"Liver disease is an important cause of morbidity and mortality in the United States, affecting persons of all ages, but most frequently individuals in the productive years of life, between the ages of 40 and 60 years. Liver disease also disproportionately affects minority individuals and the economically disadvantaged".* Liver disease is a broad term that includes any genetic or acquired condition which impairs normal liver function. The American Liver Foundation recognizes over 100 types of liver disease.* Familiar forms of liver diseases include viral hepatitis, alcoholic liver disease, nonalcoholic fatty liver disease, autoimmune liver disease, drug induced liver injury, cholelithiasis and Wilson's disease.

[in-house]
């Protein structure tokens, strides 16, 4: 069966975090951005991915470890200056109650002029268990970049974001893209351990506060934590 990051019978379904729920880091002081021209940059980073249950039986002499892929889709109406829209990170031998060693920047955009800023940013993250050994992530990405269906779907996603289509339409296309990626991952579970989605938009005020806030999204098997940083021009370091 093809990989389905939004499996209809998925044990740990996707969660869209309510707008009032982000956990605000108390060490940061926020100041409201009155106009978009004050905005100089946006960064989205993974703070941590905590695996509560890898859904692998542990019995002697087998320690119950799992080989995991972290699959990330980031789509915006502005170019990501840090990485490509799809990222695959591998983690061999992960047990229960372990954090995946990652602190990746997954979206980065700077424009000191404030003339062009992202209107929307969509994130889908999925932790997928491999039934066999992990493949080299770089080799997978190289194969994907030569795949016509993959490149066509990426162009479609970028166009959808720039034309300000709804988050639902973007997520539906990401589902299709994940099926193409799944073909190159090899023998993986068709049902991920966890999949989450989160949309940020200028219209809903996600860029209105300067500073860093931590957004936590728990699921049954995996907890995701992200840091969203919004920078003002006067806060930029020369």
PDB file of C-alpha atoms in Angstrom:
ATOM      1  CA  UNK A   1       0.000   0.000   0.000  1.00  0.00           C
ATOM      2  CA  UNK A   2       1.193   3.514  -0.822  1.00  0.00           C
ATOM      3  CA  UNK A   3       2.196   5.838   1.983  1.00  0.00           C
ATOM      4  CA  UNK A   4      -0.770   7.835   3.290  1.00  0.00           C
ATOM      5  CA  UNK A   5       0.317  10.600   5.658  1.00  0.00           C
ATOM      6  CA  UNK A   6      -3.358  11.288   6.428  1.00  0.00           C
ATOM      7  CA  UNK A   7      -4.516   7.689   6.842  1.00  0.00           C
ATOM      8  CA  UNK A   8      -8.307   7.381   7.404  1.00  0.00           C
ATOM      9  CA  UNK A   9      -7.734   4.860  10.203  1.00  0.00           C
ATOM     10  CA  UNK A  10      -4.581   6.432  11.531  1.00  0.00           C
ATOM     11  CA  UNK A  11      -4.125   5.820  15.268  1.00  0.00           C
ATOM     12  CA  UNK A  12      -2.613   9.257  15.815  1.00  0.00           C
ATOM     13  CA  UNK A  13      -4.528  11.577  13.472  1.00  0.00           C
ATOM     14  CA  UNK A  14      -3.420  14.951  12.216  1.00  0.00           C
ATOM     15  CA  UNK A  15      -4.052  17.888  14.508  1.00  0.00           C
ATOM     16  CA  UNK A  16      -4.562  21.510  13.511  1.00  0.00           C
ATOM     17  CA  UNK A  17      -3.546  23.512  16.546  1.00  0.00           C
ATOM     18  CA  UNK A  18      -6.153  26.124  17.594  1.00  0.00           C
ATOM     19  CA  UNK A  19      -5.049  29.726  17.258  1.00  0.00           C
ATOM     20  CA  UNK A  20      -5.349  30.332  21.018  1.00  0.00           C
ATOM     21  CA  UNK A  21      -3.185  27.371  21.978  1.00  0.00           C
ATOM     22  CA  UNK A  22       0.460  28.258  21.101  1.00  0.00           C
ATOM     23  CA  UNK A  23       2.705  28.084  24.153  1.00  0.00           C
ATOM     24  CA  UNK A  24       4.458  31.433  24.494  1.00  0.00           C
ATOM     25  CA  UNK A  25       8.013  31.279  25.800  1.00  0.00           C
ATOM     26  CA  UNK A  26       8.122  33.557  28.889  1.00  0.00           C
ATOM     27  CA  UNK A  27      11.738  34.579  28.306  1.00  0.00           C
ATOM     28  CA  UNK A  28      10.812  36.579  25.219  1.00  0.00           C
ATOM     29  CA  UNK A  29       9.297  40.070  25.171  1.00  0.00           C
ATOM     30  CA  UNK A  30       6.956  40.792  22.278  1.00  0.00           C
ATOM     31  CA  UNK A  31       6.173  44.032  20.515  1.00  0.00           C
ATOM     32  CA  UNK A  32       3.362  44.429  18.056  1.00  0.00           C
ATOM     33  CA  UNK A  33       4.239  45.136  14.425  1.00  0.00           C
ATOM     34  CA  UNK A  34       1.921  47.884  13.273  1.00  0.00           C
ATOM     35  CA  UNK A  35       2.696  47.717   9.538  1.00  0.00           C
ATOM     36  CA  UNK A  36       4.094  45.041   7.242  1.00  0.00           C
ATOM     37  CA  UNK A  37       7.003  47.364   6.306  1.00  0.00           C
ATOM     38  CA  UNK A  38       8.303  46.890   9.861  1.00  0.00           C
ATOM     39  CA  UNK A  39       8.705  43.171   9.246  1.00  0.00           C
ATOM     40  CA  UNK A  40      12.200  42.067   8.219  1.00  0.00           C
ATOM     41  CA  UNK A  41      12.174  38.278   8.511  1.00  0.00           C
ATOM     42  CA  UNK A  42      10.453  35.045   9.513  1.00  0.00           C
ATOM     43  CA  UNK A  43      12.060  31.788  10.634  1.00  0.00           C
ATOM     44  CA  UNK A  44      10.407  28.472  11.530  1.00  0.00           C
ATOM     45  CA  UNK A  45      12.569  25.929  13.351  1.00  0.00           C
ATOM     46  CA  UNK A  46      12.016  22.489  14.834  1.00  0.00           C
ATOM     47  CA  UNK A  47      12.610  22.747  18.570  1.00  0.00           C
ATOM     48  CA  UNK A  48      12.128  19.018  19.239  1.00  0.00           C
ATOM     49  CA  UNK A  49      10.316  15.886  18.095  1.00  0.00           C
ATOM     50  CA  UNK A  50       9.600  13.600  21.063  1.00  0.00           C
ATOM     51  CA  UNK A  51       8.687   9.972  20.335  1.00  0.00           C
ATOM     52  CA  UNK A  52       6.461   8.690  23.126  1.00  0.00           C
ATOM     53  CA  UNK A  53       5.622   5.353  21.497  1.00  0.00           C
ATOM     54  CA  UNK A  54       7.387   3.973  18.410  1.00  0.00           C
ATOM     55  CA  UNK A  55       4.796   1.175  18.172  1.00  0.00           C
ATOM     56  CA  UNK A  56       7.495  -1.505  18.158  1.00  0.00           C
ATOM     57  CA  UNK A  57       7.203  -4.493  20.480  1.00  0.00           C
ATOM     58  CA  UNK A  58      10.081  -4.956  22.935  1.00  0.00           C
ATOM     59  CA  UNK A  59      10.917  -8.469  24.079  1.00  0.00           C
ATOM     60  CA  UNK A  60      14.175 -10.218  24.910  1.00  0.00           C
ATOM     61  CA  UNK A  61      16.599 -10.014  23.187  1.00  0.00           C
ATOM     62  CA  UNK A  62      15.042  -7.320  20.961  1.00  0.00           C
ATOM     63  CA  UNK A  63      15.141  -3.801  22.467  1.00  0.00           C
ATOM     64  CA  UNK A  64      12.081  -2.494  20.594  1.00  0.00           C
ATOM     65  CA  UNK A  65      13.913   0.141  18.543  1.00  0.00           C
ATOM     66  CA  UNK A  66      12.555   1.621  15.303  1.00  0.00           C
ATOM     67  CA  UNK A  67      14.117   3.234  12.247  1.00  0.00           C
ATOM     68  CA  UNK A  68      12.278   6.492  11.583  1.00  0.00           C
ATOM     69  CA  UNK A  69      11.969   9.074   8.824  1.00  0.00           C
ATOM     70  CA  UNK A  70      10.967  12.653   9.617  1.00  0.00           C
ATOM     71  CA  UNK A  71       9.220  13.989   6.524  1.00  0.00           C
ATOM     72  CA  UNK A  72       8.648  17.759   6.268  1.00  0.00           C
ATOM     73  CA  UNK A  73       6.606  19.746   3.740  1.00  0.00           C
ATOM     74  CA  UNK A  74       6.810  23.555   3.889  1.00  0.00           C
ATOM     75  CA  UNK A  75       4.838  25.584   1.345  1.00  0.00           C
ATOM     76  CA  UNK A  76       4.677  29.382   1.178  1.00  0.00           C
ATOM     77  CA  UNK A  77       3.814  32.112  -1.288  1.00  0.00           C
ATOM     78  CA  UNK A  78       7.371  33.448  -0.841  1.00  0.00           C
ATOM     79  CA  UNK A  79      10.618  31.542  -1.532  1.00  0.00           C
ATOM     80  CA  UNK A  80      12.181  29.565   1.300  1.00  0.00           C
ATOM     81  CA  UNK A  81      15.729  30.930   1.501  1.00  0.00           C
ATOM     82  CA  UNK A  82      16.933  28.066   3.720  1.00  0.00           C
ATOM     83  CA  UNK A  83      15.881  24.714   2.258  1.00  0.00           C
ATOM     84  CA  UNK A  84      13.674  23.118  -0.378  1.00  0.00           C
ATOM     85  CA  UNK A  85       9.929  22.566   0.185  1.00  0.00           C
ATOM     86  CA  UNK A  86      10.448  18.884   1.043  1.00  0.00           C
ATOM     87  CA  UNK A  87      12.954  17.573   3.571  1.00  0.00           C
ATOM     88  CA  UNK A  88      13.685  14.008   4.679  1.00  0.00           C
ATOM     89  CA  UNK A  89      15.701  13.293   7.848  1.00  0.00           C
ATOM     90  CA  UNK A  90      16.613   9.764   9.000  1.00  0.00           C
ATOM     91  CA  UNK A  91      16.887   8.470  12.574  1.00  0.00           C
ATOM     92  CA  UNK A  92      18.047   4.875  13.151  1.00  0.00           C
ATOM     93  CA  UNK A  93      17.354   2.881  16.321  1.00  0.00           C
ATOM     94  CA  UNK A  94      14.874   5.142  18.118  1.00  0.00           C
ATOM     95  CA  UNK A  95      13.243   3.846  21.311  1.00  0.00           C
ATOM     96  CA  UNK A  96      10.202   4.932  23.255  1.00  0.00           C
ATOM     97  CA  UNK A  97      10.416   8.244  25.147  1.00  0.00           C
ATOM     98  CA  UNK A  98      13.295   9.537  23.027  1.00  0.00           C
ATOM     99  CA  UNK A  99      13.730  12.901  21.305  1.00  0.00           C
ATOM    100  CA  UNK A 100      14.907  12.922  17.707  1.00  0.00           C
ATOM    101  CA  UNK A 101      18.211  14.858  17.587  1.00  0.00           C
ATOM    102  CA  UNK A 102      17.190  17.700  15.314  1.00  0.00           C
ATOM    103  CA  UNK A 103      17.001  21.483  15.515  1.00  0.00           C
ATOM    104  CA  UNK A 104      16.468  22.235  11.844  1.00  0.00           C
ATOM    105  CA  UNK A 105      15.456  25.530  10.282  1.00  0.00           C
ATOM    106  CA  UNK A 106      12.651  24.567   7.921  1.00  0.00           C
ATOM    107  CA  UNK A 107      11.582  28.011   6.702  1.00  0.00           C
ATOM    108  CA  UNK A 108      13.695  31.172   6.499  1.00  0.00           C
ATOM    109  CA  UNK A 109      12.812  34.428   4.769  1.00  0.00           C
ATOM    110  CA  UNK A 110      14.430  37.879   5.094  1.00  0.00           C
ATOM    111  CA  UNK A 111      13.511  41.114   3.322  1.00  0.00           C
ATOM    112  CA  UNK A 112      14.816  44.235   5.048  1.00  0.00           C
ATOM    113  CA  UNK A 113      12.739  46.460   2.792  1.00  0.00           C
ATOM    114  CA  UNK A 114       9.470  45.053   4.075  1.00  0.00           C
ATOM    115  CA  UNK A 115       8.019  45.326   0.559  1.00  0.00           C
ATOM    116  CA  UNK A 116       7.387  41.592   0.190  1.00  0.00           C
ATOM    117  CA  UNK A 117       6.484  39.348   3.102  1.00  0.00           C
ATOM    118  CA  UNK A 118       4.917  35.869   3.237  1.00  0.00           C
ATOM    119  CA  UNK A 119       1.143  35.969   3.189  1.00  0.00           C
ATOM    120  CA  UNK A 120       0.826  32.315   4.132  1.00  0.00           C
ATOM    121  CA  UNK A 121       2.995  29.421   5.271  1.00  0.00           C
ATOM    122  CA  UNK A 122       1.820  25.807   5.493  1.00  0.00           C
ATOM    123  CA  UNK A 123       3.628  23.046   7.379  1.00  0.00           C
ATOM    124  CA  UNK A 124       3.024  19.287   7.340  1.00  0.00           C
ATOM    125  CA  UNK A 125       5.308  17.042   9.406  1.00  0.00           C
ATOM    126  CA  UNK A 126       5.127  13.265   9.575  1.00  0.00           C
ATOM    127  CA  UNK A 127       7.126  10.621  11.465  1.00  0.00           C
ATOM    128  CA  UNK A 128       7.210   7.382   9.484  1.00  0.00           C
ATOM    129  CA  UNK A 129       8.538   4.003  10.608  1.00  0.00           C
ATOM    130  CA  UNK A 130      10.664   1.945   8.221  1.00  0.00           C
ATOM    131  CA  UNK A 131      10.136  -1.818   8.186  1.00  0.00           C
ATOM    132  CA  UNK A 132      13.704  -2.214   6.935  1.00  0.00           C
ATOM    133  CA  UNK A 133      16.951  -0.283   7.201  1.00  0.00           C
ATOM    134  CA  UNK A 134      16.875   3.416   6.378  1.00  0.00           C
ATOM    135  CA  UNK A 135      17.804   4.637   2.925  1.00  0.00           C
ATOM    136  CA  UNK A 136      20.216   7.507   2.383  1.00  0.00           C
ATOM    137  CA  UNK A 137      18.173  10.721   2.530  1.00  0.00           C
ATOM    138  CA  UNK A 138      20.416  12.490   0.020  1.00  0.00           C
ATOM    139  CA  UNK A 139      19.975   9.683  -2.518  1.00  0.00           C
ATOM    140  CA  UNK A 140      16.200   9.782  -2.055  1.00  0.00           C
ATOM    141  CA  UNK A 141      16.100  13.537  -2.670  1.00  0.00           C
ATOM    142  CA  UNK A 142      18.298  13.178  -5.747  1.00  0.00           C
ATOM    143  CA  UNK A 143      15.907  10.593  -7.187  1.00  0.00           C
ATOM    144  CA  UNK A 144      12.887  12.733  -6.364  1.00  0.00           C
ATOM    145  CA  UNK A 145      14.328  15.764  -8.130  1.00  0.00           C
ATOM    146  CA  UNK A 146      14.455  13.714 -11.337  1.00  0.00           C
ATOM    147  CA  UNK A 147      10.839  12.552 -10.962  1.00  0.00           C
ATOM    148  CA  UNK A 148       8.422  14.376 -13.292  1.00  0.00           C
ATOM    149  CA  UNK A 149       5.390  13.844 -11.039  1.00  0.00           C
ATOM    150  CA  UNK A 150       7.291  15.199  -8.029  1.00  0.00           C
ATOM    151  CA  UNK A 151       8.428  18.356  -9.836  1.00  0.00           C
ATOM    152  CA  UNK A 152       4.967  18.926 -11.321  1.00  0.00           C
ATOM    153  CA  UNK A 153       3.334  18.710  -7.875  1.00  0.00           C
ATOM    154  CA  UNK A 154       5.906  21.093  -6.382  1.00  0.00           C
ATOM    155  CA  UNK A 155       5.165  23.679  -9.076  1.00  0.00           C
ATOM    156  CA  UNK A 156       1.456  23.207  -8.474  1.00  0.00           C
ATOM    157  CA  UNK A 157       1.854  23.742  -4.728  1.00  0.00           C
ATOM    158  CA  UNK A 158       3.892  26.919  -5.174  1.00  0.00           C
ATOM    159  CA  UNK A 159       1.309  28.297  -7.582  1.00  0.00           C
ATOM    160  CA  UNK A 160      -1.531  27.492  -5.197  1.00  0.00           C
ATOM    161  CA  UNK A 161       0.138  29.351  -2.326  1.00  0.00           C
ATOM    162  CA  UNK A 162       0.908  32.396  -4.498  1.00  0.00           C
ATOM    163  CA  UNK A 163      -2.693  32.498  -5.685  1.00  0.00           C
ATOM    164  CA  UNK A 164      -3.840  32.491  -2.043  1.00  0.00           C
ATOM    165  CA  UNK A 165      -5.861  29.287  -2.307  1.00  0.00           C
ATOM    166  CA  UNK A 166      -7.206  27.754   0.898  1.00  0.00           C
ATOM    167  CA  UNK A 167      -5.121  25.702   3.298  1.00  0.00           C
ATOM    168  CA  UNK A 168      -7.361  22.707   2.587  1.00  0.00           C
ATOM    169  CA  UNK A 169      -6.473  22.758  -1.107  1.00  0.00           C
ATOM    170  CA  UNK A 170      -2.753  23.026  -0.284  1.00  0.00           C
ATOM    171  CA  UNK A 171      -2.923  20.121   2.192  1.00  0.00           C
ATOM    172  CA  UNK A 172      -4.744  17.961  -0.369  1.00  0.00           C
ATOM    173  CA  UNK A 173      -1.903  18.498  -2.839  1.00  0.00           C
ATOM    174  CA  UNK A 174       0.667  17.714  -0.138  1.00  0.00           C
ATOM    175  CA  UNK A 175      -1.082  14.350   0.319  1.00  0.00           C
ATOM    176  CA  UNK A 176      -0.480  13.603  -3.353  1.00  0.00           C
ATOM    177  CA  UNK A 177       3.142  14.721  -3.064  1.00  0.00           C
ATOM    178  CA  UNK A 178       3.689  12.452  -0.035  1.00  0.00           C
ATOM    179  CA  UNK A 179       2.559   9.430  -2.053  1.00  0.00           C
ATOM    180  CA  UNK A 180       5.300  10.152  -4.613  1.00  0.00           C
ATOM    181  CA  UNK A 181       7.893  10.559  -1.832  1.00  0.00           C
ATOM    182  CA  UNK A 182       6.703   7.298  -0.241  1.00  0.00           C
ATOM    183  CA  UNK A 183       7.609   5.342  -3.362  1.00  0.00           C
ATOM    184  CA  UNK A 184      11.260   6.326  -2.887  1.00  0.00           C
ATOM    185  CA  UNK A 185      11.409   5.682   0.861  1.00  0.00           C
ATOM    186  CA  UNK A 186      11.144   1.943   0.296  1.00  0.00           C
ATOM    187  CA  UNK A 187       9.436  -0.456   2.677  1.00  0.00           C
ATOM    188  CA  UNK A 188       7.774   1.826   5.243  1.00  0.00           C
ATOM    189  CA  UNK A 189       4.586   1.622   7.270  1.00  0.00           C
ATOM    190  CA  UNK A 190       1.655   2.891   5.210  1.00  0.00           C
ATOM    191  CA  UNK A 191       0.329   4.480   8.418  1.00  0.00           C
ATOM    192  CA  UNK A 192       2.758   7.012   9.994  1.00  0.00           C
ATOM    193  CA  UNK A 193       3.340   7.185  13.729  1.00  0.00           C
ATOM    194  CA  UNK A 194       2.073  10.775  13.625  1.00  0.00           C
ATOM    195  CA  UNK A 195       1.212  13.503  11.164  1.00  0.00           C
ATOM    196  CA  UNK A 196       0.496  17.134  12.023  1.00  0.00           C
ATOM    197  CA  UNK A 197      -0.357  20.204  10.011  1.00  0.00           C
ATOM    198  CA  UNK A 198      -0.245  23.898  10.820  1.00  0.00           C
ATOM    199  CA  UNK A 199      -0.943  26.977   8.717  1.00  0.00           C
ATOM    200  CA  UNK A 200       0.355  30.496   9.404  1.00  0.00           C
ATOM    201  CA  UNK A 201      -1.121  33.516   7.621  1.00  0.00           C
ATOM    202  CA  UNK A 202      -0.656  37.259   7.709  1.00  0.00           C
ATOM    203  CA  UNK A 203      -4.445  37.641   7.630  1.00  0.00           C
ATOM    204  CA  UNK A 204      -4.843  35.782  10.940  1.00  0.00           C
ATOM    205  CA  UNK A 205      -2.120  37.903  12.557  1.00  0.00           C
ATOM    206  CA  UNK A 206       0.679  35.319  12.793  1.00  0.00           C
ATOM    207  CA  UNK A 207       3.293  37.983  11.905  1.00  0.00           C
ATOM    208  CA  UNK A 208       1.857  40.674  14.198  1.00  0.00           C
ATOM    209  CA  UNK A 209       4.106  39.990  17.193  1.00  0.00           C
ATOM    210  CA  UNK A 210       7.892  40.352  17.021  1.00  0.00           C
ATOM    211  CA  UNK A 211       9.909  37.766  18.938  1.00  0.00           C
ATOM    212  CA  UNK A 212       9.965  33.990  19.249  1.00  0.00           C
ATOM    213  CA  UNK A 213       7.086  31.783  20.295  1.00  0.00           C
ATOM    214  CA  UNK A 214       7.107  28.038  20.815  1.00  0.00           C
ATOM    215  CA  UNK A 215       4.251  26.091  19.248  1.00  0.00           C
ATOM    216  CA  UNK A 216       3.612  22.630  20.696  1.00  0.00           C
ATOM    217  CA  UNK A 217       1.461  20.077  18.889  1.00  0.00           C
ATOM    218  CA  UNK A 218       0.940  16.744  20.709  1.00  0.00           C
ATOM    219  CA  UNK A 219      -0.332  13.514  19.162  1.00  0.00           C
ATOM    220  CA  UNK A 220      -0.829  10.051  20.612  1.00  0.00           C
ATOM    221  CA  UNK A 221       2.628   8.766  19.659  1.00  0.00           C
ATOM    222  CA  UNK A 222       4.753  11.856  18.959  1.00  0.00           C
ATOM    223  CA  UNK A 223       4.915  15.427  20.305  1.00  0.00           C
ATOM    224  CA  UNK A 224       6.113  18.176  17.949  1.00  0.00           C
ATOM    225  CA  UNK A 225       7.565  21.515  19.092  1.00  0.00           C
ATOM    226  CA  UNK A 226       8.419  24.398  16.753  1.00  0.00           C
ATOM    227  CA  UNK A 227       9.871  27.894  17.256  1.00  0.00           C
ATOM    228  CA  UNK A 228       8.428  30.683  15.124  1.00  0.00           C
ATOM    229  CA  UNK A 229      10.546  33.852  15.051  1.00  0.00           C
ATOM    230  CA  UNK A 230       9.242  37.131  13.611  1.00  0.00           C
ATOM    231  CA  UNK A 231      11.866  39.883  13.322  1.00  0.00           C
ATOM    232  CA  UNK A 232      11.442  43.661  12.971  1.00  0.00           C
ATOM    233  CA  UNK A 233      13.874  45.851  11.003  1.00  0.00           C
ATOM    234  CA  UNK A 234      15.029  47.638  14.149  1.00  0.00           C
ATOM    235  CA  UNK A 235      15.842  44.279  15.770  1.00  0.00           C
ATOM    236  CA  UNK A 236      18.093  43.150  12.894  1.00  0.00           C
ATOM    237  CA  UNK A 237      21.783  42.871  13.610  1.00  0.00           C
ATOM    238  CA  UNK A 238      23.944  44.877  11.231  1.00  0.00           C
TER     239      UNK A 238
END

The liver has tremendous functional reserve which often masks minor liver damage. Liver disease becomes apparent when injury exceeds the liver's capacity to compensate. Liver injury can result from a variety of causes, including: toxins, infectious agents, diet, ischemic events, inherited conditions or medical treatment.

The liver responds to injury in several ways:

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